Oil producers have pledged to buy 150 000 tonnes of soya beans grown under Command Agriculture, but will negotiate for a buying price of between $400 and $500 per tonne.
The arrangement will be similar to that of the Grain Millers Association of Zimbabwe of buying directly from Government after it has collected the produce from the farmers. Though the Government intends to push soya beans price further to $780 per tonne from the proposed $610 to promote production, Oil Expressers of Zimbabwe (OEAZ) are willing to pay the import parity price of $400 per tonne.
OEAZ president, Mr Busisa Moyo, told The Herald Business that Government super schemes for 2017 /2018 soya beans production is commendable and is taking good shape well ahead of the season.
"Soya beans is a critical raw material in the production of edible oil and soya cake for cattle feeding and is expected to be grown both under Presidential Input Scheme and Command Agriculture Scheme.
"We are impressed by Government's efforts to improve soya bean production in the country and we would like to buy 150 000 tonnes of soya beans under the Command Agriculture. "We have already told the Government our annual demand (150 000 tonnes) and we will have the discussions as far as the purchase price is concerned but we would like to buy with the import parity price of $400 per tonne or even at a higher price," said Mr Moyo. Government is considering reviewing the producer price upwards to $780 per tonne from the proposed $610 per tonne.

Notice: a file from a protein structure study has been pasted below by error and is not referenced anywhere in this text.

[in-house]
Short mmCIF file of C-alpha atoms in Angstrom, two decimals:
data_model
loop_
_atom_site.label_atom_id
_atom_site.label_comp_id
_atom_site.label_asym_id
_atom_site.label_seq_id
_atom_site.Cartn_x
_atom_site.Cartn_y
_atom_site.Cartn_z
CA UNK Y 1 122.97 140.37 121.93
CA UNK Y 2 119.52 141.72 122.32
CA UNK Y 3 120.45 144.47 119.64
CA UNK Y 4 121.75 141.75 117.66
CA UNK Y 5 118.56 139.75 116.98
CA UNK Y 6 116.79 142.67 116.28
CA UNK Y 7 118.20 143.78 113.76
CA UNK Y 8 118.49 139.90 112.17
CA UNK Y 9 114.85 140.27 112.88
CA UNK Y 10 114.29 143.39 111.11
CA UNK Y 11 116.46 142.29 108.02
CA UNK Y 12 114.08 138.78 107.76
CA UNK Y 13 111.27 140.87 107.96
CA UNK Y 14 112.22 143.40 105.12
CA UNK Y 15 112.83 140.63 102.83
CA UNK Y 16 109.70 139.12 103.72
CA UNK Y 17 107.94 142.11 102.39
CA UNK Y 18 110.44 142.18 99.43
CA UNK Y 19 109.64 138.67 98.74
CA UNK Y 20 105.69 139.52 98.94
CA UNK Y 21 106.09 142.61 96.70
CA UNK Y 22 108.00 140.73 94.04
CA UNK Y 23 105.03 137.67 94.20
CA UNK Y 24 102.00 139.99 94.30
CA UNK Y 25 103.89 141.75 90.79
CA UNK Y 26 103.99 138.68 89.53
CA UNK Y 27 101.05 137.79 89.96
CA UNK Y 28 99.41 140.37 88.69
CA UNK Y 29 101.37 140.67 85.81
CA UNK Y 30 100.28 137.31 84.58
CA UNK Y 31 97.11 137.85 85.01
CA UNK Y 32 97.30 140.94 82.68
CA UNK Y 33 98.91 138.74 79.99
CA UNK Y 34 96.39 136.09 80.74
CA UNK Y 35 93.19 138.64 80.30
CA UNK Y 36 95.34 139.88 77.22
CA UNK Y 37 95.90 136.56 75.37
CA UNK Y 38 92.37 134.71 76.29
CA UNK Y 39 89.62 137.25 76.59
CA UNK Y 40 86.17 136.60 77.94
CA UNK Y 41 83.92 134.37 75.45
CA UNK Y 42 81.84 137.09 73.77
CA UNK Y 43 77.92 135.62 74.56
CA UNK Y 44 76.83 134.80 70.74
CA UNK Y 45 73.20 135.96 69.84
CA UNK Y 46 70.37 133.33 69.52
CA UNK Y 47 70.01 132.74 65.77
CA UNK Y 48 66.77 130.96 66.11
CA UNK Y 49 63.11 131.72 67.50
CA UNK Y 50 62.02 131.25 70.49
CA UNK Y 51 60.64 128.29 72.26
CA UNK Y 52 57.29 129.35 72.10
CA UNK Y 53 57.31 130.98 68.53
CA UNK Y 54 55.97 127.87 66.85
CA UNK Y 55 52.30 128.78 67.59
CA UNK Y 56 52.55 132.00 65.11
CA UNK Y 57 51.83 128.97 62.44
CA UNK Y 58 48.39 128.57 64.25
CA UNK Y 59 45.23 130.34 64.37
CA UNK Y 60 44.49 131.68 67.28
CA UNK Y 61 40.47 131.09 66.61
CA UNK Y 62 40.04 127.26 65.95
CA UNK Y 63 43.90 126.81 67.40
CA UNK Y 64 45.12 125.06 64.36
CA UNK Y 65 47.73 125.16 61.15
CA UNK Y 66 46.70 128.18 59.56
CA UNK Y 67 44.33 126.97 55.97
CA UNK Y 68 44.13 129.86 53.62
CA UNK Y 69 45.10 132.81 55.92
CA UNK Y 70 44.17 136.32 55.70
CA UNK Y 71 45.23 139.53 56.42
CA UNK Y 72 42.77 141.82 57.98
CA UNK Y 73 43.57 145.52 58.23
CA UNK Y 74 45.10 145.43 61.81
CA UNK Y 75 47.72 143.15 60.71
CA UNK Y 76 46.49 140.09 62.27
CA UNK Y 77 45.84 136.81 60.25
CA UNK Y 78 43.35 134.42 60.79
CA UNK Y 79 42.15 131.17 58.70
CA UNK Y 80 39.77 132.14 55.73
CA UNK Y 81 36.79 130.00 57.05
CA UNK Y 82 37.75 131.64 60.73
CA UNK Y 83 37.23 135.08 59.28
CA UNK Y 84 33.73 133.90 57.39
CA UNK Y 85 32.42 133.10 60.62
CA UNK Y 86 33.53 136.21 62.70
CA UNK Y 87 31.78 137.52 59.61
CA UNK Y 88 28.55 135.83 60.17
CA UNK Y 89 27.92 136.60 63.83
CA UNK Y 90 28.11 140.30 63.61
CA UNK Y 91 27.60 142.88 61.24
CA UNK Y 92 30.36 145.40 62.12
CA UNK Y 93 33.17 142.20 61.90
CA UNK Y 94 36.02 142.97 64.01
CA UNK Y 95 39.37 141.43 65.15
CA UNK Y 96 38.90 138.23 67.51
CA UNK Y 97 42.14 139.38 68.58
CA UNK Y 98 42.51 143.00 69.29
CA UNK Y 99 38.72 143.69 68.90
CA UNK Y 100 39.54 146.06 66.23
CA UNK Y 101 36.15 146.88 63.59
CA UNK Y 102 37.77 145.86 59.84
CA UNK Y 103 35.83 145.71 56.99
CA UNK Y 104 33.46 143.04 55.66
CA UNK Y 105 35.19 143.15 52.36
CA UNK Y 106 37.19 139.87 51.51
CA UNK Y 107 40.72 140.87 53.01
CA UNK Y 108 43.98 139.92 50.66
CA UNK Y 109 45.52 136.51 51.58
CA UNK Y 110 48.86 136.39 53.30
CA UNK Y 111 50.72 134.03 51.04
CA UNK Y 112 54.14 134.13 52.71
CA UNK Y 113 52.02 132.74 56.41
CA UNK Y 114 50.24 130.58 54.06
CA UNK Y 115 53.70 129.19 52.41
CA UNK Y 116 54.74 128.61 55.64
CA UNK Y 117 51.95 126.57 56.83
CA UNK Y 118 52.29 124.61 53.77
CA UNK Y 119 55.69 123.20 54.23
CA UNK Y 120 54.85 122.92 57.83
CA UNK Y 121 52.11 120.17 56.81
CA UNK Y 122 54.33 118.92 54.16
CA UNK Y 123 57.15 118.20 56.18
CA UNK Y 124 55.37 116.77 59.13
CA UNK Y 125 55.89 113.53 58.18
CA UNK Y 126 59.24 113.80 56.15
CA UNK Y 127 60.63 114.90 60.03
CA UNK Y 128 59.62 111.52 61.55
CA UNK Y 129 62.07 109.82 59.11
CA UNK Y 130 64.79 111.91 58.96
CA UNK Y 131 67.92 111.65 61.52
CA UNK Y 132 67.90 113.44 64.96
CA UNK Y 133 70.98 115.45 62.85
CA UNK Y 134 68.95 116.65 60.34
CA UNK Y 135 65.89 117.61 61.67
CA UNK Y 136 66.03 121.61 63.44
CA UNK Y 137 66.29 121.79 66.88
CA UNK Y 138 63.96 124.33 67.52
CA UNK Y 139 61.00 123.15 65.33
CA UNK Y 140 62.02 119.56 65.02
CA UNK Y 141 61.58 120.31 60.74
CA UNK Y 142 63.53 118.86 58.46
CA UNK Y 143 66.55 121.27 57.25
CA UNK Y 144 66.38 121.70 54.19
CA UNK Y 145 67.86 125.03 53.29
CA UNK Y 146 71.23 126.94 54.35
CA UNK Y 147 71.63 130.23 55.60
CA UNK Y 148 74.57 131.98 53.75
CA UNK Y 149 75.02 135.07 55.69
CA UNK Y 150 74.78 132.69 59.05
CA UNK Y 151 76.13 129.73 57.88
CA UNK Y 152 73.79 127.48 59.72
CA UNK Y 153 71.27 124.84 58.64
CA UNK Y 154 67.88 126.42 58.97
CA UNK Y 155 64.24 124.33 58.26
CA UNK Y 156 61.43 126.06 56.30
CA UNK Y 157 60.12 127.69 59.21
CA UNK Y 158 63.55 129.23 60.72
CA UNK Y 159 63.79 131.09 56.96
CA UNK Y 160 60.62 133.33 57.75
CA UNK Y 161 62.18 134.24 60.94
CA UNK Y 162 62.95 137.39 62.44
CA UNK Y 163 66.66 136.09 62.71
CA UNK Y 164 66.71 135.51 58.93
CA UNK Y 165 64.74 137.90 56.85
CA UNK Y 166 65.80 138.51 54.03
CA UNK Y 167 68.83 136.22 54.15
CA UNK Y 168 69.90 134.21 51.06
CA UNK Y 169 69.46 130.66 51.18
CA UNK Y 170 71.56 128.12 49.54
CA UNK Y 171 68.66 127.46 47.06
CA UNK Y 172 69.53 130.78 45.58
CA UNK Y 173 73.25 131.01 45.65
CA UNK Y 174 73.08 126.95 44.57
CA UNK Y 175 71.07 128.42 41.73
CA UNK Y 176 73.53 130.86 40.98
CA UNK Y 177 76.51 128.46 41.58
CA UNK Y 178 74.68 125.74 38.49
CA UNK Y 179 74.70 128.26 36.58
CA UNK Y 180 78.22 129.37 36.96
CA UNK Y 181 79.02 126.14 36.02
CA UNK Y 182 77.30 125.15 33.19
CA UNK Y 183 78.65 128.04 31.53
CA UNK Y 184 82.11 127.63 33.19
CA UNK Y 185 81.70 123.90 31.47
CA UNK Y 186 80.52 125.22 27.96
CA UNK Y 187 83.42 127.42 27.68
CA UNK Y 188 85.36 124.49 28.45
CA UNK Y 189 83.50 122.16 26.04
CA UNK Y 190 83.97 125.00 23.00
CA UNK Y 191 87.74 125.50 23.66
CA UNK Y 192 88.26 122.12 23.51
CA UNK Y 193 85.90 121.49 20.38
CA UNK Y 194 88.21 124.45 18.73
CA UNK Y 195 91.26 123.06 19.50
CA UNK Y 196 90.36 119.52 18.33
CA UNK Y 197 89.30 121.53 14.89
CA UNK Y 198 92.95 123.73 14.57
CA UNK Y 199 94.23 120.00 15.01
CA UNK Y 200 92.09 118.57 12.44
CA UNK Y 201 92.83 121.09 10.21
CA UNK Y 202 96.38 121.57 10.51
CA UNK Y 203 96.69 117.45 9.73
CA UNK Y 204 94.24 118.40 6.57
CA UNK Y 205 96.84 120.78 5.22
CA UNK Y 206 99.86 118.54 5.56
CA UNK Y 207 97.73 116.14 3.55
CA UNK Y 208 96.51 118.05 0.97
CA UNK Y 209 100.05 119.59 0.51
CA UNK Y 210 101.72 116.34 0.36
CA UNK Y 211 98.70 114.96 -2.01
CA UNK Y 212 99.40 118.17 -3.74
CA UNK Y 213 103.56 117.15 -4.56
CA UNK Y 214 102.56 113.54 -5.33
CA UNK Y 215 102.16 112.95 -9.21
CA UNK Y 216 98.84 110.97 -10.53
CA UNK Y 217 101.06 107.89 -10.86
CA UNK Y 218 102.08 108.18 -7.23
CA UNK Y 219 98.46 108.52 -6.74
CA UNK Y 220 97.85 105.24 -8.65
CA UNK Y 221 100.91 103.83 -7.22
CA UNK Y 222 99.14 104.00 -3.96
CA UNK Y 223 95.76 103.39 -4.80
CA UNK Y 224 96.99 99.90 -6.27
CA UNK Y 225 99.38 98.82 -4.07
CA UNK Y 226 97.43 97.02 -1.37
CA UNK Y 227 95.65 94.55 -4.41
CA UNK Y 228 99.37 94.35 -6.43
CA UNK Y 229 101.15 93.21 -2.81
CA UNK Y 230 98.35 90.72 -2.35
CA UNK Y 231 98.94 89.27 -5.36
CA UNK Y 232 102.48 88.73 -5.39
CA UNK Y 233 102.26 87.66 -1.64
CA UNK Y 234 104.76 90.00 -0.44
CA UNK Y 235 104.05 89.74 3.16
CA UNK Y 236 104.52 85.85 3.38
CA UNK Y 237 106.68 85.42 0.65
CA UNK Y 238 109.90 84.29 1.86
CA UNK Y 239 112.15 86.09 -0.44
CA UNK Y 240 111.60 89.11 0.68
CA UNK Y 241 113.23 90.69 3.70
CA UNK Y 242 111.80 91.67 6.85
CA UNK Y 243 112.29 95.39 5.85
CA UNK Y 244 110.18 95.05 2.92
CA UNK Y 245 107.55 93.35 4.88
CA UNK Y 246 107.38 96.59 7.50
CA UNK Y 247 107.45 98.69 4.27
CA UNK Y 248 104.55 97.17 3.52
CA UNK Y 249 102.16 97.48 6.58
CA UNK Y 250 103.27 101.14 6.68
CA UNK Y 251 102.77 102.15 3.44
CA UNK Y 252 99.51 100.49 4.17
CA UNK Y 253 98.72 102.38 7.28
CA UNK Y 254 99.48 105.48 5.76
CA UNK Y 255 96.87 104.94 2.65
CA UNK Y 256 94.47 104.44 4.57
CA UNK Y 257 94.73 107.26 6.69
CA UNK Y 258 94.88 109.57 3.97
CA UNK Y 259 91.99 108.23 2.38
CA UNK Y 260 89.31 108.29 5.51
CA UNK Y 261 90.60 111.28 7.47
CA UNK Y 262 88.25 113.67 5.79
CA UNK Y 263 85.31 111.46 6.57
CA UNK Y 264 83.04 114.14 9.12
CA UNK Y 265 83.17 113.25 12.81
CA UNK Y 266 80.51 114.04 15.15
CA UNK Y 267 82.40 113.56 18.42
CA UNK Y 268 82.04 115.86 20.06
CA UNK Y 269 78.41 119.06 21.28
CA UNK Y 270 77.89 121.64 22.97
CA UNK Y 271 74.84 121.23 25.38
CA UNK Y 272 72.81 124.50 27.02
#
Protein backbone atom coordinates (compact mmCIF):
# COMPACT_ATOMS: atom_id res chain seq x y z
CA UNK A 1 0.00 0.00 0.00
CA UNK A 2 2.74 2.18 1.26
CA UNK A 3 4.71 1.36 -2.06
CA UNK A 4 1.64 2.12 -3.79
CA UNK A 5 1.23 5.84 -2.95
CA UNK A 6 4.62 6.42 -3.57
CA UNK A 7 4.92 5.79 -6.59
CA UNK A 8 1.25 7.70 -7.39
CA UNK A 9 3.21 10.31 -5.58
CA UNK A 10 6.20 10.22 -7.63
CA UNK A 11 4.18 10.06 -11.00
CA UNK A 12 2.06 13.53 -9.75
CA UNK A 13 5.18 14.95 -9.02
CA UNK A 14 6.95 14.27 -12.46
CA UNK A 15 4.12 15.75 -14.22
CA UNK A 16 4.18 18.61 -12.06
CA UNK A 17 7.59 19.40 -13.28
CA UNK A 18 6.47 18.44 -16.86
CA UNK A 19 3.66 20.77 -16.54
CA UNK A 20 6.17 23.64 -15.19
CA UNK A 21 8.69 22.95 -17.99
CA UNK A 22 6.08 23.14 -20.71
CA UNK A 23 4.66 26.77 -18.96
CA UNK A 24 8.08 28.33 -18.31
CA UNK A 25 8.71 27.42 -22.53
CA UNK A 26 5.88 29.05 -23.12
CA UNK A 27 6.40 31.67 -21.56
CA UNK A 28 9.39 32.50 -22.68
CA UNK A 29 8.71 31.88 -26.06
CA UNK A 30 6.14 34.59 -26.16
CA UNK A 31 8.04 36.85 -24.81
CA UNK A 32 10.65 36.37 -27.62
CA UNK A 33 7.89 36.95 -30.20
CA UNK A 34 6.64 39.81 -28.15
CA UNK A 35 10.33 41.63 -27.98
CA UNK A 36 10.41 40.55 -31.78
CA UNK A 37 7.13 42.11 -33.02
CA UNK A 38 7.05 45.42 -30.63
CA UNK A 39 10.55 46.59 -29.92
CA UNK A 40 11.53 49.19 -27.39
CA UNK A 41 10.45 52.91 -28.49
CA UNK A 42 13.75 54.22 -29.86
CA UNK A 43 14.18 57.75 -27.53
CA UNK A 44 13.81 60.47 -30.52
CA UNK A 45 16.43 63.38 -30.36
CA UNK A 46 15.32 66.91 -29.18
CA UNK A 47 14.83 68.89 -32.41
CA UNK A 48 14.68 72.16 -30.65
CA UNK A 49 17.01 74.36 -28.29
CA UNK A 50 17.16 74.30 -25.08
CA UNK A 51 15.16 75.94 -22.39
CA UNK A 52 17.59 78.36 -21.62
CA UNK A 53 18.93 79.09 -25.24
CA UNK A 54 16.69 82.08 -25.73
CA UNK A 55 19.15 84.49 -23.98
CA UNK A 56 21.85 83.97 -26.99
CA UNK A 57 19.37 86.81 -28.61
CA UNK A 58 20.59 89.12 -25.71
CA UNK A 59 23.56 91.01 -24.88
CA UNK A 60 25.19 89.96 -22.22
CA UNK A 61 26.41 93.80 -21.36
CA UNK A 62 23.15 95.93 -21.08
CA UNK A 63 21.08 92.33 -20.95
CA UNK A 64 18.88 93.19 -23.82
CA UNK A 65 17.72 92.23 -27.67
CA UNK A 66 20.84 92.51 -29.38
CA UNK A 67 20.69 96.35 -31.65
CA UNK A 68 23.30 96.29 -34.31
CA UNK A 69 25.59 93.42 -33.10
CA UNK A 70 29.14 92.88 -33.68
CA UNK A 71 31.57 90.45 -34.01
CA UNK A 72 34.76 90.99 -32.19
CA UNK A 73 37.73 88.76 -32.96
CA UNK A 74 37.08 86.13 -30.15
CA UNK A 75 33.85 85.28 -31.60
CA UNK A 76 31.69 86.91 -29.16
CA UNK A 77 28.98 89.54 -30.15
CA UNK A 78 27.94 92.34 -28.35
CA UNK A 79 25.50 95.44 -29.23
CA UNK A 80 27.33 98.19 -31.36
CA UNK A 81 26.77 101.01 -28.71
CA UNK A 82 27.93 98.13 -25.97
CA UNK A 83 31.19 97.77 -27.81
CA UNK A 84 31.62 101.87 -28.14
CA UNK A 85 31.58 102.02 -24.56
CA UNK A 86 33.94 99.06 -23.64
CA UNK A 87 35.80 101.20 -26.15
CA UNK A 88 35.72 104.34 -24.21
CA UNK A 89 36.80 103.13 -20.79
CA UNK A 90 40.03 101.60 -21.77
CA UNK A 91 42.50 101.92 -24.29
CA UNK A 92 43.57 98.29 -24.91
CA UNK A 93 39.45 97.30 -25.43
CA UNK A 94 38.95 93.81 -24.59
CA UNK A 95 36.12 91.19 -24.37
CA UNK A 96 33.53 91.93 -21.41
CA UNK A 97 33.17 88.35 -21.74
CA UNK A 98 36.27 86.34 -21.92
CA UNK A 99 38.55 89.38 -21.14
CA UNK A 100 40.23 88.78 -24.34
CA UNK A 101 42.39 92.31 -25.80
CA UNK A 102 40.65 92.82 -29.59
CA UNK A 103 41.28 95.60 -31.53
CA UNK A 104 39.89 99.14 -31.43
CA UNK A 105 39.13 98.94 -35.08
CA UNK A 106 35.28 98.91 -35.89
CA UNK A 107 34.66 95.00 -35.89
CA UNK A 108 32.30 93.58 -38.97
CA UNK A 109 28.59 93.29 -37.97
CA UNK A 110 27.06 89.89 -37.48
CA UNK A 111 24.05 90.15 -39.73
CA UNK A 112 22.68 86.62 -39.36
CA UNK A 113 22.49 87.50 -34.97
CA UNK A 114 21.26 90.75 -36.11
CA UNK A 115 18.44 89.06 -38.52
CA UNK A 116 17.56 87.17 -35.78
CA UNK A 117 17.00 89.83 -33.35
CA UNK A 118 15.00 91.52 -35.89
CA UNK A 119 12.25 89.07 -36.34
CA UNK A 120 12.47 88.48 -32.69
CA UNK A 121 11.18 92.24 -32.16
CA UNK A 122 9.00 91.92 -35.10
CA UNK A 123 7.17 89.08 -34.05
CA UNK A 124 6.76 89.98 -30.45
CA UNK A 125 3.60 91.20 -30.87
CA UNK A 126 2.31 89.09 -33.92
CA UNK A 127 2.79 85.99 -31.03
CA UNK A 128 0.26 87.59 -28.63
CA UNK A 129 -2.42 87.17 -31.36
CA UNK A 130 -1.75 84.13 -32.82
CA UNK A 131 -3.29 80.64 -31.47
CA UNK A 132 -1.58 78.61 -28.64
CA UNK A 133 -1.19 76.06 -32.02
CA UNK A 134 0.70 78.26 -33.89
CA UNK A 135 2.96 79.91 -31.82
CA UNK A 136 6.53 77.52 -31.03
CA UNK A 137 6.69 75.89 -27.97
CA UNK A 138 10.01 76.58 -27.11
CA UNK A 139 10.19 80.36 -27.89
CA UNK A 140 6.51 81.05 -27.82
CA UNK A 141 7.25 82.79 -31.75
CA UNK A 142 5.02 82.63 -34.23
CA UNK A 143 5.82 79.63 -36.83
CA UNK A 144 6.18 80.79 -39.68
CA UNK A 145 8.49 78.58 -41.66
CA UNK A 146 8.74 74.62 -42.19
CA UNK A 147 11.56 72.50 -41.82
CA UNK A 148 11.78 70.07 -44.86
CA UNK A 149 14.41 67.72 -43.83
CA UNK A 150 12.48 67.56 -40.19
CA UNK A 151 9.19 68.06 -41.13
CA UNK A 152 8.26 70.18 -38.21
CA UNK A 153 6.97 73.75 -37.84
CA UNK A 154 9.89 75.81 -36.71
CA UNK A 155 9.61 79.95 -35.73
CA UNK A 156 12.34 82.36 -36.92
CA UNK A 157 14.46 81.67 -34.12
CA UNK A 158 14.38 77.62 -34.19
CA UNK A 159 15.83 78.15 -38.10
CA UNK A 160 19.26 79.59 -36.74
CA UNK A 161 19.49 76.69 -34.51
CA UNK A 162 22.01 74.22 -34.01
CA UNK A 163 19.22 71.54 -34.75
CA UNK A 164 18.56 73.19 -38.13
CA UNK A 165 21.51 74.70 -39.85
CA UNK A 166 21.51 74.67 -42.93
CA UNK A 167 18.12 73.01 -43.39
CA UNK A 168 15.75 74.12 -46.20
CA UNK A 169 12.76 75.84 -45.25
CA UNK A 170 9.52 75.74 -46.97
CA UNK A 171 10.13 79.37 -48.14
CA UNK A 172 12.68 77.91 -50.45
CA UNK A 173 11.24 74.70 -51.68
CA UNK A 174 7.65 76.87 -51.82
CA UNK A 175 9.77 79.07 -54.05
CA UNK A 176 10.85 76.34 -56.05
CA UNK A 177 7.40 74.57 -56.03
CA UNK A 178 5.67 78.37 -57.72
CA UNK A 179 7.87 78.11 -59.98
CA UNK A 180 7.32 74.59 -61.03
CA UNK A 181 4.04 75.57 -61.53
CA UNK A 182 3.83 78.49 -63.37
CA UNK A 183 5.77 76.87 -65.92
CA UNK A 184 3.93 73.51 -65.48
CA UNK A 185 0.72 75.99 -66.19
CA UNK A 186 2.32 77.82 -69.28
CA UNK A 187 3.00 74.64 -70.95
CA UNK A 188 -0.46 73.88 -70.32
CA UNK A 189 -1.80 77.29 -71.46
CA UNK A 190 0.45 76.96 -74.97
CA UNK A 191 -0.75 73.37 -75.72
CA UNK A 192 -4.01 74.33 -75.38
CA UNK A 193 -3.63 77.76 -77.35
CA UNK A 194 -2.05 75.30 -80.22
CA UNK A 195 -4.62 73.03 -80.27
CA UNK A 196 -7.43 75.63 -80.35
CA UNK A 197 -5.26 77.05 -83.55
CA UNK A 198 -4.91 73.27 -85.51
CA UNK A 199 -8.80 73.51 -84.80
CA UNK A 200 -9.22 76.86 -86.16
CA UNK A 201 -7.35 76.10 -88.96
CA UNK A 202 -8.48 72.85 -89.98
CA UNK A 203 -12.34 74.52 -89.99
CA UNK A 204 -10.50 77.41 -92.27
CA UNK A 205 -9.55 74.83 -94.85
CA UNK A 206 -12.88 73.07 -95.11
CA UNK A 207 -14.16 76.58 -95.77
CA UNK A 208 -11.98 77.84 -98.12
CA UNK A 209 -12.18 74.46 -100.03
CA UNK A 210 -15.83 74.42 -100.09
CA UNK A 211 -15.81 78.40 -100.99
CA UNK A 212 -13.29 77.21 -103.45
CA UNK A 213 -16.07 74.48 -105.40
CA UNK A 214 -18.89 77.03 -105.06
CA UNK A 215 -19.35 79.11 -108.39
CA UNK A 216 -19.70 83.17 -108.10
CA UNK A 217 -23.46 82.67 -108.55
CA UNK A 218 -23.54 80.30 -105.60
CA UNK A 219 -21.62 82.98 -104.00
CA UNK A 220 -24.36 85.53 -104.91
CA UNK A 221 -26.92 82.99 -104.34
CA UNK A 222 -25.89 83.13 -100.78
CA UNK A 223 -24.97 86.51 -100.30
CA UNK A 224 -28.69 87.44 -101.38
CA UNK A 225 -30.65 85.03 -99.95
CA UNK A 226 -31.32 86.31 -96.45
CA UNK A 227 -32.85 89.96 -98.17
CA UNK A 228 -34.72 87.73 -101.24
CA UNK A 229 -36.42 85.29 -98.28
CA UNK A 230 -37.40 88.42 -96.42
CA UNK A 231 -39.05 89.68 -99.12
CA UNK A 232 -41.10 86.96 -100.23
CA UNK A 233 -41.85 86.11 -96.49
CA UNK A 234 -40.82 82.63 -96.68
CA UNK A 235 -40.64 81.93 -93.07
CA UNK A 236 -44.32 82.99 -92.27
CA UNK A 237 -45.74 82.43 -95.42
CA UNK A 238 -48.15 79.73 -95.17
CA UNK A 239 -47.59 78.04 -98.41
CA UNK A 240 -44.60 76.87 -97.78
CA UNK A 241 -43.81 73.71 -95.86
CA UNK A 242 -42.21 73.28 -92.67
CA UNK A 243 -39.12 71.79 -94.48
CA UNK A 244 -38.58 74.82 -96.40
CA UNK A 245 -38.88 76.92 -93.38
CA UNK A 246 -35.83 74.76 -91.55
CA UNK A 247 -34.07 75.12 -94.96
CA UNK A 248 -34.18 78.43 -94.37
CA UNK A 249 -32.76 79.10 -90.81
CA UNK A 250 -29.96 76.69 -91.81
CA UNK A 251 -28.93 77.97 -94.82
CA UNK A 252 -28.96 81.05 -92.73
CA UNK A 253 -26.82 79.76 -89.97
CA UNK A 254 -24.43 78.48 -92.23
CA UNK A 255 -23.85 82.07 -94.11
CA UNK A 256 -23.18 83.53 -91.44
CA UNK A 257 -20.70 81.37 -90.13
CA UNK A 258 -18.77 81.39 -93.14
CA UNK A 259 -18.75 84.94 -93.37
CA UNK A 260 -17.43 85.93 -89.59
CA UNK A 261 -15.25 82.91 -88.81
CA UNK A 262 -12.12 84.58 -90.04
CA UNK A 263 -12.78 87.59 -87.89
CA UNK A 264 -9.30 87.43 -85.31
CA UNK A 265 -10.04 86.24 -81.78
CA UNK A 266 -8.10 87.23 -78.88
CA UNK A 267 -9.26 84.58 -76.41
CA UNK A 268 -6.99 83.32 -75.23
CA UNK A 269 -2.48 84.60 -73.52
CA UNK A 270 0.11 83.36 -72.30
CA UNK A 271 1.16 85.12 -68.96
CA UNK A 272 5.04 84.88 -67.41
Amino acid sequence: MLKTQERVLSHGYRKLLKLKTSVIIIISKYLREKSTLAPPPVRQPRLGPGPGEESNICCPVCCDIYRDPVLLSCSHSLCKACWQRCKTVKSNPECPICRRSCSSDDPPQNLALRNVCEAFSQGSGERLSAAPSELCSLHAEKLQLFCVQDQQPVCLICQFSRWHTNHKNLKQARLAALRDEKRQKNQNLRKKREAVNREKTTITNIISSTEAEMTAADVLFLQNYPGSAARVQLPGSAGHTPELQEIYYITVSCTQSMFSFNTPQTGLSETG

Most farmers were said to be preferring maize to soya beans as they felt the former has high returns per hectare than the latter. The upward price review comes at a time when the Government is moving towards the revival of the soya beans production in the country.
Mr Moyo declined to comment on the viability of the proposed price in his sector. "I wouldn't comment on the proposed price as it is a Government initiative of trying to bring back the lost appetite for the leguminous crop.
"It's within their right to implement various strategies to grow over 300 000 tonnes of soya beans to save over $200 million of foreign currency. "Authorities are well aware of our 150 000 tonnes demand of crude oil so they have a very good task to carry out there. When the crop is ready we will pay them as per agreements," he said.
Speaking during the Mashonaland East Command Wheat tour recently , Agriculture, Mechanisation and Irrigation Development Minister Joseph Made, said Government did not have foreign currency to continue importing soya beans and wanted to motivate farmers to grow the crop by offering better prices.
"We do not have foreign currency to continue importing soya beans when we have the land to produce the crop. The crop requires irrigation especially at first and we are aware farmers require irrigation facilities. Irrigation development is going to be a major programme," he said. "We also encourage farmers to pay back loans. We should be determined in paying back loans or even paying deposits," he said.
Government is in the process of mobilising $150 million for the 2017/ 2018 Command Soya Bean Scheme and of that amount Sakunda Holdings has already committed $47, 8 million towards the facility. Oil producers are also mobilising $100 million worth of inputs, irrigation infrastructure to grow 100 000 hectares of soya bean in the next summer season.